As it turned out, the Ten Hour Bill did not sound the death knell of capitalist industry in England, which was able to live with a shorter working day by lowering the real wage, given its ability to increase “relative surplus value” by cheapening, through increasing mechanization, the commodities required by the worker to survive. But Marx nevertheless regards the Ten Hour Bill as a victory for the workers movement of unprecedented historical importance. The reason is that it represents a triumph of “the political economy of the working class” over “the political economy of the bourgeoisie.” In securing passage of the Ten Hour Bill, English workers elevated the principle of “social production controlled by social foresight” over that of “the blind rule of the laws of supply and demand.”
Legislation reducing the amount of time that workers must give to their employers in exchange for a wage is a victory of life over death, of living time over dead capital. Such legislation is like the string of garlic or the crucifix that keeps the blood sucker at bay. As of late, however, the undead has been on the prowl again. As a result of a half- century of strikes and other workers’ struggles, The Fair Labor Standards Act of 1938 is supposed to have established the 40 hour work week in the United States. Though its coverage was never universal, and it allowed for a “reasonable” amount of overtime where implemented, it was, like the Ten Hours Bill, a triumph of the political economy of the working class nevertheless. In September 2014, Forbes Magazine reported that, according to a recent Gallup Poll, the 40 hour work week for the average full-time worker in the United States actually lasts 47 hours.11 (This, of course, does not include time spent commuting). In China, that other powerhouse of the global capitalist economy, the maximum work week is set at 49 hours. Still, according to an independent audit, the 1.2 million workers at the Foxconn factories, where Apple products are made, often put in more than 60 hours per week.12 Following the gains made by workers from the 1930s to the 1960s – in Europe as well as China and the United States – a counteroffensive has largely succeeded in restoring the political economy of the bourgeoisie. Today we sorely need more garlic and crucifixes. But, in the process of acquiring them, we must also keep our eyes out for a wooden stake that we can finally drive through the vampire’s heart.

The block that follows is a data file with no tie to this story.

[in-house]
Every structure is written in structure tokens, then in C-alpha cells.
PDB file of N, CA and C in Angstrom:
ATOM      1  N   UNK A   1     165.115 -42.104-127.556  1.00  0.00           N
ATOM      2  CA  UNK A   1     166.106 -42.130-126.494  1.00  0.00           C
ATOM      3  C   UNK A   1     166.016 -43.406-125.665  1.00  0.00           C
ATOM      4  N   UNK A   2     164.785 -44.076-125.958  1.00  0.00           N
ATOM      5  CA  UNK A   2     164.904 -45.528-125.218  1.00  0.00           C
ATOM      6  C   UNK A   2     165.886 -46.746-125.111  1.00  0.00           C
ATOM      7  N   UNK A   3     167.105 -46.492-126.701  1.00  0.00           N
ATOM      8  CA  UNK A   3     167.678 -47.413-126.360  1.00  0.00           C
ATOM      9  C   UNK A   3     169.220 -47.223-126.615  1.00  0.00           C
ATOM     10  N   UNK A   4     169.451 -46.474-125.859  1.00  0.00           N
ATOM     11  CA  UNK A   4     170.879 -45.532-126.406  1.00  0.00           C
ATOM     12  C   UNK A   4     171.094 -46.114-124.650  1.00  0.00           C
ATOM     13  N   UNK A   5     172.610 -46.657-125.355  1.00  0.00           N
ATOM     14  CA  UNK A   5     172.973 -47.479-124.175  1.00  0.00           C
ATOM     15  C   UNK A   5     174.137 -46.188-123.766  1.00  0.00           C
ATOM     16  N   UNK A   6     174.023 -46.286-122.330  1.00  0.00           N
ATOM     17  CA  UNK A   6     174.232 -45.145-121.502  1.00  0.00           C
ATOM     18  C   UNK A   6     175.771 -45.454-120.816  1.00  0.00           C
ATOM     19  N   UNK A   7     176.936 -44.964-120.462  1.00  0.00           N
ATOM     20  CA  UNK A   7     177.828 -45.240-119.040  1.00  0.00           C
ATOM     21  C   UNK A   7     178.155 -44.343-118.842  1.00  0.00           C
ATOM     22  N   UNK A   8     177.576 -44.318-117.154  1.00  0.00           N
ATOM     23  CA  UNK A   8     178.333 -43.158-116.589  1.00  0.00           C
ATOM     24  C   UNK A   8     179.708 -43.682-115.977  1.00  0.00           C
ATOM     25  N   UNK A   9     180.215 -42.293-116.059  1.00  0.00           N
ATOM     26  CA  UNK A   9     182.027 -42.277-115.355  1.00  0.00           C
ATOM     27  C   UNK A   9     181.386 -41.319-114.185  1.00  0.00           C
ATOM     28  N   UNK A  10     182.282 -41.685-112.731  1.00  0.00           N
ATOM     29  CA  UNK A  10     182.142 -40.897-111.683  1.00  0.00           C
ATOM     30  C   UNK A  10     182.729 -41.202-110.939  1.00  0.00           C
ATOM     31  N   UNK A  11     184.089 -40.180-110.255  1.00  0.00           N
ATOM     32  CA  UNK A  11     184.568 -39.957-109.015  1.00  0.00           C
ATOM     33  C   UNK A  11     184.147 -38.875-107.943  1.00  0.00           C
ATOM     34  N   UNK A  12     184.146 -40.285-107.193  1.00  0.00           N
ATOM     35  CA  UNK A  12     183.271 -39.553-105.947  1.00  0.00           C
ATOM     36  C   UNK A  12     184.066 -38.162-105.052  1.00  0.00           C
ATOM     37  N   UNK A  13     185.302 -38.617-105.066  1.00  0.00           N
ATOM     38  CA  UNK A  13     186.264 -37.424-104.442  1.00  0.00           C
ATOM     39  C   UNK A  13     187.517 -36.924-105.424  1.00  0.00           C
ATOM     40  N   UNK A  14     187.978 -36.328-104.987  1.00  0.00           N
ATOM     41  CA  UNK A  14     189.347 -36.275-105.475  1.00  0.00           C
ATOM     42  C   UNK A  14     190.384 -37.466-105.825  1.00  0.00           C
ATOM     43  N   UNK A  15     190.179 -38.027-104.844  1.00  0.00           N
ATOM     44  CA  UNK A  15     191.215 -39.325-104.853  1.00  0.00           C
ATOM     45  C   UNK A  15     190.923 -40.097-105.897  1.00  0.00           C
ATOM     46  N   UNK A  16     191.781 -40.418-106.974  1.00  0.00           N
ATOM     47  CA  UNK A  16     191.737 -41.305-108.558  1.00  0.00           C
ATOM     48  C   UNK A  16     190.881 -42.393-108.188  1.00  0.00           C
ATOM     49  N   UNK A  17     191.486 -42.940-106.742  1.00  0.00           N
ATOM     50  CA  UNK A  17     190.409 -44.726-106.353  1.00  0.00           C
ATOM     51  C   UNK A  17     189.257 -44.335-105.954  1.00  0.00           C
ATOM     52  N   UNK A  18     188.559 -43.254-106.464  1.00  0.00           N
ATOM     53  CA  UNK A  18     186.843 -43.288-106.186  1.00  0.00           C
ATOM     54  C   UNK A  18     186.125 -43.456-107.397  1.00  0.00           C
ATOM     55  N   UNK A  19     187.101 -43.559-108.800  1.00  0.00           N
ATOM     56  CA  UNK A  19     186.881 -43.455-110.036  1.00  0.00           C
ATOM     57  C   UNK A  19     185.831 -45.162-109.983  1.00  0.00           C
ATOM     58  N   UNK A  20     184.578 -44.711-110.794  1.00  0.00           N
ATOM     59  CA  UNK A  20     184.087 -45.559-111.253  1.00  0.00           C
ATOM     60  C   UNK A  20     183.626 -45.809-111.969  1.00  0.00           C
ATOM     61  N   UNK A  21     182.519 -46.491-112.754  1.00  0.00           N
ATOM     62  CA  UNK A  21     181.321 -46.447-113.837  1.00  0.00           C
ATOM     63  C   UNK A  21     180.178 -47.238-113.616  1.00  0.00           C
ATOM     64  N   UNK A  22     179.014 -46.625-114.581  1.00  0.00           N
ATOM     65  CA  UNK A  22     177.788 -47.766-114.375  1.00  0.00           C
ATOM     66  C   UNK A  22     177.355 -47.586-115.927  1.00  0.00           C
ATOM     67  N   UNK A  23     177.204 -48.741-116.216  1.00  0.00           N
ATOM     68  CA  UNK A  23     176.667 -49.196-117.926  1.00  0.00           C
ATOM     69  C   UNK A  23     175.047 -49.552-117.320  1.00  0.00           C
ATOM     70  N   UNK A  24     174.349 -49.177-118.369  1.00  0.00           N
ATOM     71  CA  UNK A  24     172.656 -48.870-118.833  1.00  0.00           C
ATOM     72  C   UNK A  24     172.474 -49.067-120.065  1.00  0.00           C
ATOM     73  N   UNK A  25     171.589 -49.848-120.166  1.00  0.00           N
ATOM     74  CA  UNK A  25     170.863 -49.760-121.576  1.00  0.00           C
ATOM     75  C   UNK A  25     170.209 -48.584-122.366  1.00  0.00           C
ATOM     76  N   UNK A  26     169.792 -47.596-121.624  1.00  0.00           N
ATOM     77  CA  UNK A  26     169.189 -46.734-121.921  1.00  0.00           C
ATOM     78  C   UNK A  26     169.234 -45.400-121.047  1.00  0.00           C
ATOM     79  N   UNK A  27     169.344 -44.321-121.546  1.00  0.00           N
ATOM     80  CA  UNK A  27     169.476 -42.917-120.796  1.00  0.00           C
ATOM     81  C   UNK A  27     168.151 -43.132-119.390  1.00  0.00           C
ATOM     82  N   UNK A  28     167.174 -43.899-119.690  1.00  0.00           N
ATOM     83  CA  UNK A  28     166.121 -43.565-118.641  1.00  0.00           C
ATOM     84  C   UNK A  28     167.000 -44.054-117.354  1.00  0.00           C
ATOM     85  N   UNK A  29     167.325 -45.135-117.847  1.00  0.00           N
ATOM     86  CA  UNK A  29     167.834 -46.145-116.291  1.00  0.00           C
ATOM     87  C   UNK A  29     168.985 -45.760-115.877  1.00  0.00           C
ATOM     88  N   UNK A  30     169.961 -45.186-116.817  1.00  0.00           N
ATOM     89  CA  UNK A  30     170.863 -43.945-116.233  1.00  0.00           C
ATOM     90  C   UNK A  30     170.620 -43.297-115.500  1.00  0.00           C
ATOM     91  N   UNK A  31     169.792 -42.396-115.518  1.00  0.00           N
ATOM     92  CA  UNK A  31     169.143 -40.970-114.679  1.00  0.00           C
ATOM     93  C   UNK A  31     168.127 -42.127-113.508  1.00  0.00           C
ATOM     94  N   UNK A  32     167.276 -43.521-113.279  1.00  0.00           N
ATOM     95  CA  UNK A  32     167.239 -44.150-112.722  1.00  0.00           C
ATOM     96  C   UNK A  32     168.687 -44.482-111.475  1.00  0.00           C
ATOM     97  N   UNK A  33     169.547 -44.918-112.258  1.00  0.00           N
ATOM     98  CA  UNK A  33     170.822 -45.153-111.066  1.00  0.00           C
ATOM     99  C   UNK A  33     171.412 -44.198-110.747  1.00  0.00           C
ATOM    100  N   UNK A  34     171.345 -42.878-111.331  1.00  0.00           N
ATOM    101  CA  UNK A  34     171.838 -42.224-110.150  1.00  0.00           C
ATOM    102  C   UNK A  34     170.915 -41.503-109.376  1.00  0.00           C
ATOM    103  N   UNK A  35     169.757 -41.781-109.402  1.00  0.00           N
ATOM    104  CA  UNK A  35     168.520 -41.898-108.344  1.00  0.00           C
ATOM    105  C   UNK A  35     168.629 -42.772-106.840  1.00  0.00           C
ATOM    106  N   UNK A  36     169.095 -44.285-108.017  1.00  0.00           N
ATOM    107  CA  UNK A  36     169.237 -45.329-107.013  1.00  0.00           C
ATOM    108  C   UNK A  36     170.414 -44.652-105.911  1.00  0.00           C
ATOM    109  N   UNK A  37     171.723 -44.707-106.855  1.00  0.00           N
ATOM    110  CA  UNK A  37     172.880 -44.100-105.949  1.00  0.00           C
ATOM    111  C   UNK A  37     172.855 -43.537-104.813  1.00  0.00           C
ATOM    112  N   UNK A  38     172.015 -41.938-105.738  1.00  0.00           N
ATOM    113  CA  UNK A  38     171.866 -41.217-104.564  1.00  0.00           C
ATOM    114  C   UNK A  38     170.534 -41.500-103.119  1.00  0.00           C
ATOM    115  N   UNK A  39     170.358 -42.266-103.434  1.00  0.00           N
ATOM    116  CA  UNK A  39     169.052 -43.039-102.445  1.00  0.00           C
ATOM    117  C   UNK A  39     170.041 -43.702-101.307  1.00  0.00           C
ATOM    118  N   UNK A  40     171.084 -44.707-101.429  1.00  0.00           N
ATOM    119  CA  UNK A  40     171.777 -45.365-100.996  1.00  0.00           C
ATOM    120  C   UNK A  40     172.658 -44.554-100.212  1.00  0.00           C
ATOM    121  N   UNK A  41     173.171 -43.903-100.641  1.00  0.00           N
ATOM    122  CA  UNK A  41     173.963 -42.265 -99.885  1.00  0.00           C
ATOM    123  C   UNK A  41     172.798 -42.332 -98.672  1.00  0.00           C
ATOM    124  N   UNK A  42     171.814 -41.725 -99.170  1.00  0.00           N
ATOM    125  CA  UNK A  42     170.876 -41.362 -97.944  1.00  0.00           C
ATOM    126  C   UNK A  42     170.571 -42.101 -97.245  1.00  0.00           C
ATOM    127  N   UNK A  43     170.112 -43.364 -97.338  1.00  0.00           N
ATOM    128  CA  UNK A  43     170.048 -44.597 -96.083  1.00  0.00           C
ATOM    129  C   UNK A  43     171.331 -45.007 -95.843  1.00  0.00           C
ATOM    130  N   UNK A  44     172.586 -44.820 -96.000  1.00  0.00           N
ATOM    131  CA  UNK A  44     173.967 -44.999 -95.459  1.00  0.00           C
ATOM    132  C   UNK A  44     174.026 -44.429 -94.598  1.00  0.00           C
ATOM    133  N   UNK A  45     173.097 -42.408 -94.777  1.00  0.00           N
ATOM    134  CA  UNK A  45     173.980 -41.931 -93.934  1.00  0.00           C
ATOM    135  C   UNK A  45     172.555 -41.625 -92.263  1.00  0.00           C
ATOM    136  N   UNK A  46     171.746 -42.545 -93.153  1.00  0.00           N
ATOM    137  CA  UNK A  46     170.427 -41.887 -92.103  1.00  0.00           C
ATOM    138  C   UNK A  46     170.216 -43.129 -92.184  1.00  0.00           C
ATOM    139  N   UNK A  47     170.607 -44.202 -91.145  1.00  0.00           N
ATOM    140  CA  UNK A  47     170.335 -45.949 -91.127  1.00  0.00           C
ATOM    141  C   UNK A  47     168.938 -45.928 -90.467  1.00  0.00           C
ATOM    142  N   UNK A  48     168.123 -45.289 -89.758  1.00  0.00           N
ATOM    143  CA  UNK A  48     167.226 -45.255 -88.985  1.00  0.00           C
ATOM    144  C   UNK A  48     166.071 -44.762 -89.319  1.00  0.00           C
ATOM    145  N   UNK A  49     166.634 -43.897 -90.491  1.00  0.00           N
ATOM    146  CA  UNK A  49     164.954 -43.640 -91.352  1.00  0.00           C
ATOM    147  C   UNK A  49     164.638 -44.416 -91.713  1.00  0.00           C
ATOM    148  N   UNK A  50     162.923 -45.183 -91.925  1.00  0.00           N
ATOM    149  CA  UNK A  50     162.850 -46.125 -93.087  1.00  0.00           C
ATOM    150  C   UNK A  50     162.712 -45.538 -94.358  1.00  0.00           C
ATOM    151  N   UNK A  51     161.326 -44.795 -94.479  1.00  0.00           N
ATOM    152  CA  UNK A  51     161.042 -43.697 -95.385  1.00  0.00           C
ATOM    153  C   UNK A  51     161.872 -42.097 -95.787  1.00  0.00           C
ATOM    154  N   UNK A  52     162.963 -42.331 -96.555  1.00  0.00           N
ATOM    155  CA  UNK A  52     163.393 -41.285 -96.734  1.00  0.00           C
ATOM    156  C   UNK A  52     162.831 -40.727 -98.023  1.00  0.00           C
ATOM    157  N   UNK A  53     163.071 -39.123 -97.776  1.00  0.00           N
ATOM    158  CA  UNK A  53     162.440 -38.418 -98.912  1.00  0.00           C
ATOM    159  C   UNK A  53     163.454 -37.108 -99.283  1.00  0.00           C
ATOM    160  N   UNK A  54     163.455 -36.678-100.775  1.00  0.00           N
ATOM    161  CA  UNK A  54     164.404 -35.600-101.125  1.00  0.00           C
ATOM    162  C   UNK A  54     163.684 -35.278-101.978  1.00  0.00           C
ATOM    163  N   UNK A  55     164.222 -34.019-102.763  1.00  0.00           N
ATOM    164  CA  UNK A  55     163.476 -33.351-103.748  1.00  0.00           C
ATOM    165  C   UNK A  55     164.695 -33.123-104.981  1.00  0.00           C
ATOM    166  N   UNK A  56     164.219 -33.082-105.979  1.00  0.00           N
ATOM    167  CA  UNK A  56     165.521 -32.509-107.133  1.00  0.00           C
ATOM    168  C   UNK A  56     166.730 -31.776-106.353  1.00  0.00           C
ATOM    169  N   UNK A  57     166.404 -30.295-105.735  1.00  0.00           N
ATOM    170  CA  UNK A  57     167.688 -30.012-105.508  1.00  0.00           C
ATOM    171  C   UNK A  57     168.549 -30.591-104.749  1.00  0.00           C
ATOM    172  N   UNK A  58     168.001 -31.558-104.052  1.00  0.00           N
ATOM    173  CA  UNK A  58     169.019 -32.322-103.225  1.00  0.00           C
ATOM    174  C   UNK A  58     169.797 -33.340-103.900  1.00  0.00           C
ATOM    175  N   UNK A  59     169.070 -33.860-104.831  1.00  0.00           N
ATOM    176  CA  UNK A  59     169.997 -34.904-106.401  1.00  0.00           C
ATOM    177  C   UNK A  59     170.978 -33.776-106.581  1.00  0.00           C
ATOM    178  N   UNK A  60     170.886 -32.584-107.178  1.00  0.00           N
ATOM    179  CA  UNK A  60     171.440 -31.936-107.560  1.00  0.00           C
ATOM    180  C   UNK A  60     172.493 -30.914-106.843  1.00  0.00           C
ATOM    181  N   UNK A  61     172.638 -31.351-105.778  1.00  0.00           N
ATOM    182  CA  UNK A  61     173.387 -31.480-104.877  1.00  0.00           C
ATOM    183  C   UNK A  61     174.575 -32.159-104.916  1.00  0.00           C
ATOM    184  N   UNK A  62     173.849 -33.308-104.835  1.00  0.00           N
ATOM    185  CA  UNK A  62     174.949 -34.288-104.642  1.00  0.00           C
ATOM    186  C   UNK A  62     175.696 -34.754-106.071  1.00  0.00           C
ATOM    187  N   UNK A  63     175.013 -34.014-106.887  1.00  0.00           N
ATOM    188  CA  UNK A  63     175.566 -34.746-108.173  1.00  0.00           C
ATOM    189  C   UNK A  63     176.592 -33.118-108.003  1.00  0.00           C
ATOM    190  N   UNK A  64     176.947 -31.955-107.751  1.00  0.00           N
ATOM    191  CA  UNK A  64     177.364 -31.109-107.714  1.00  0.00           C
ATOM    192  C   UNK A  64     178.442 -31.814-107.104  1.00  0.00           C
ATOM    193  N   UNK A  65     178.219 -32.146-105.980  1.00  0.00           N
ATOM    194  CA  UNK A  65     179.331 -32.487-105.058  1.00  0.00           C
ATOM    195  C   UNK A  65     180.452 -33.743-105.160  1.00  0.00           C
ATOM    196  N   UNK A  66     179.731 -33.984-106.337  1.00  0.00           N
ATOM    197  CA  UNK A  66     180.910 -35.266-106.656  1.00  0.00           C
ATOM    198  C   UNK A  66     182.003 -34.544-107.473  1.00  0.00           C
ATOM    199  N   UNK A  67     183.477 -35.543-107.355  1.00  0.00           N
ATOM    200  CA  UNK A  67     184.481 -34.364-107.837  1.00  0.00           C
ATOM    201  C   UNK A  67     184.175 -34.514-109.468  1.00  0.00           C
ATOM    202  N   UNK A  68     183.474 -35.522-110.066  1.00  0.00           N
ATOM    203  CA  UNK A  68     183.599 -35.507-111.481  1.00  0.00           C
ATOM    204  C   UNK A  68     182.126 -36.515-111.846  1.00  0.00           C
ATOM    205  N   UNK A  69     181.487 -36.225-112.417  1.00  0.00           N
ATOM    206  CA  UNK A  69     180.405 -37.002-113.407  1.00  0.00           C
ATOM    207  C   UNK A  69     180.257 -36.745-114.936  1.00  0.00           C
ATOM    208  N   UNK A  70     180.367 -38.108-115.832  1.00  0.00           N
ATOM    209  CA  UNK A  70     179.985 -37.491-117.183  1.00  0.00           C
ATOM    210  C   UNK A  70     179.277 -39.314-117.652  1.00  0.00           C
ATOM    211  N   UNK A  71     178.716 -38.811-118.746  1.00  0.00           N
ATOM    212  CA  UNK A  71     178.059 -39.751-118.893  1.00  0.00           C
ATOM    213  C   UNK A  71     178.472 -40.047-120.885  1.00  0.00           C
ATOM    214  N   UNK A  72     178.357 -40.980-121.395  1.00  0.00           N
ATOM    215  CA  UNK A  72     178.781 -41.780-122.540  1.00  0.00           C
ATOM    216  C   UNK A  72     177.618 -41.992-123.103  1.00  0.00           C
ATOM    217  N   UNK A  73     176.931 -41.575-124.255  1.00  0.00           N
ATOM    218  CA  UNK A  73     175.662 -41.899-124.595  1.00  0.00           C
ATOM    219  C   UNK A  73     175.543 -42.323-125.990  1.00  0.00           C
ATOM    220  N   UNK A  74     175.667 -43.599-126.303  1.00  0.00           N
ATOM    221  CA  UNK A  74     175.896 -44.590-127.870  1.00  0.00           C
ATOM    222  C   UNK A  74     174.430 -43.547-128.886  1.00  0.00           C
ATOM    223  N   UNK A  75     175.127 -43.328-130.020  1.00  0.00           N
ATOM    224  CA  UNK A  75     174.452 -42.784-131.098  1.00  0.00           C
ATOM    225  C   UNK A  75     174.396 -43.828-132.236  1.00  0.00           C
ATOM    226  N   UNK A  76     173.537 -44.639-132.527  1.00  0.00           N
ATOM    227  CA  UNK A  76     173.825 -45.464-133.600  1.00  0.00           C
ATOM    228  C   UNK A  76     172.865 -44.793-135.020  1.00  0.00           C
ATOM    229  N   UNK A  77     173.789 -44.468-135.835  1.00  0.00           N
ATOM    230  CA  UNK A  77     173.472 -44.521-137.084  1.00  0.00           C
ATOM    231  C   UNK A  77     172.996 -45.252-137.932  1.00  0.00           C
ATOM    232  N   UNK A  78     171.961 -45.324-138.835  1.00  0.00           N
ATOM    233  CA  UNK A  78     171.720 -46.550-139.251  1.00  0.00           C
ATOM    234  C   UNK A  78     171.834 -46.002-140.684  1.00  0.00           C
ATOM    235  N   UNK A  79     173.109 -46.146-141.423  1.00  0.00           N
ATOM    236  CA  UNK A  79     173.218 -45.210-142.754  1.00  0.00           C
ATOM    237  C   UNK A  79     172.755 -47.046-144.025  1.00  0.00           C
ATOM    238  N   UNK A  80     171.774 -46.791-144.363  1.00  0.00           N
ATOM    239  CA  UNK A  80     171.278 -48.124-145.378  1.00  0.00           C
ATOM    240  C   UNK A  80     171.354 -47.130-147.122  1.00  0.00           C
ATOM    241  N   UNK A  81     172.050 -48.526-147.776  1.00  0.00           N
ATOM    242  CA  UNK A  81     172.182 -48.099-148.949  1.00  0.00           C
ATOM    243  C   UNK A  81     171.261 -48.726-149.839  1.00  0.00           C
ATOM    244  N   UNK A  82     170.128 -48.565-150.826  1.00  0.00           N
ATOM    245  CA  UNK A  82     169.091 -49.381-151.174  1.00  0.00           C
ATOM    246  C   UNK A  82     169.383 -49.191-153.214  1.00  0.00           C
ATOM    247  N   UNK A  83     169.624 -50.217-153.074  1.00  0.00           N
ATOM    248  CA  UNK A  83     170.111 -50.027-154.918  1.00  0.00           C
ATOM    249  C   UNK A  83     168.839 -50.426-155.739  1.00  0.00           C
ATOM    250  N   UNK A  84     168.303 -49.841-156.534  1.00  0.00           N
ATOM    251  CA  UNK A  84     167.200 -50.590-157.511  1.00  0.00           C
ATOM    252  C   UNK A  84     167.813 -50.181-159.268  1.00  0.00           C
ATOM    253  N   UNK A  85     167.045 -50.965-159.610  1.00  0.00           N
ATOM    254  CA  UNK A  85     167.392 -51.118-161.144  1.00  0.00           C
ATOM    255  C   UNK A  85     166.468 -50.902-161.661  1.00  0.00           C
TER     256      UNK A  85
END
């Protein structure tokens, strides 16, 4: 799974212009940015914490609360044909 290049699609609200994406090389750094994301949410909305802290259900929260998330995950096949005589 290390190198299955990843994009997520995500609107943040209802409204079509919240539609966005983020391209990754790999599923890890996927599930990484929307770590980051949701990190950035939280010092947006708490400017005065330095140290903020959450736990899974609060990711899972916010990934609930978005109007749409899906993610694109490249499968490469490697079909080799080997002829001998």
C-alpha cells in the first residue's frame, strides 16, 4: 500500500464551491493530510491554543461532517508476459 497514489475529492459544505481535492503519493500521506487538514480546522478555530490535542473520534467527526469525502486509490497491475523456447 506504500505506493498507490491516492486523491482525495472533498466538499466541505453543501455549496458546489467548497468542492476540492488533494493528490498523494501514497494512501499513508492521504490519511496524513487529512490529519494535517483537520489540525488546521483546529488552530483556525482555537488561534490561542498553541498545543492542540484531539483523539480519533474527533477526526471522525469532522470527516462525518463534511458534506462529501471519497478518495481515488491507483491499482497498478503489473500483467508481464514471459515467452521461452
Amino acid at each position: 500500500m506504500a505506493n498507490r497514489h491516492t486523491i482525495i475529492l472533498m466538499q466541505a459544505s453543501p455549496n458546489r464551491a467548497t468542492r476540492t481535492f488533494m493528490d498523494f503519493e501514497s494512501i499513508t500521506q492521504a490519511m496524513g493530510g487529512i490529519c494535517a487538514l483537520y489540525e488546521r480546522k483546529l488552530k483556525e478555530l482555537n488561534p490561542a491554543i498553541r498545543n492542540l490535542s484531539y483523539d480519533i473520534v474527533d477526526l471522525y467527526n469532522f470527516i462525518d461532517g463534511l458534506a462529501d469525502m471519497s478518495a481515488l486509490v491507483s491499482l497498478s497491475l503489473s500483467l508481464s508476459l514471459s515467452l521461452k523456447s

Gary Zabel is a retired philosophy professor.
1 Voltaire. 1901. A Philosophical Dictionary, Vol. VII, Part I. Translated by William F. Fleming. New York: The Hubert Guild. 143
2 Montague Summers. 1928. The Vampire: His Kith and Kin. New York: K. Paul Trench, Trubner. v.
3 Voltaire, op. cit. 143-4.
4 Frederick Engels. 1958. The Condition of the Working Class in England. Translated by W. O. Henderson and W. H. Chaloner. Stanford: Stanford University Press. 270.
5 Karl Marx. 1963. The Eighteenth Brumaire of Louis Bonaparte. New York: International Publishers. 128.
6 Karl Marx. 1973. Grundrisse. Translated by Martin Nicolaus. New York: Vintage Books. 646.
7 Karl Marx. 1976. Capital, Volume 1. Translated by Ben Fowkes. London: Penguin Books. 342. 8 Karl Marx. Ibid. 355. 9 Bram Stoker. 1897. Dracula. Fictionwise (Barnes and Noble). 177.
8 Karl Marx. Ibid. 355.
9 Bram Stoker. 1897. Dracula. Fictionwise (Barnes and Noble). 177.
10 Karl Marx. 1973. Inaugural Address of the International Working Men’s Association in On the First International. Translated by Saul K. Padover. New York: McGraw-Hill. 10.
11 “A 40 Hour Work Week In The United States Actually Lasts 47 Hours,” Forbes 9/1/2014.
12 “Apple’s Chinese Staff Work 60 Hours a Week, Independent Audit Finds,” The Telegraph 3/2/2015.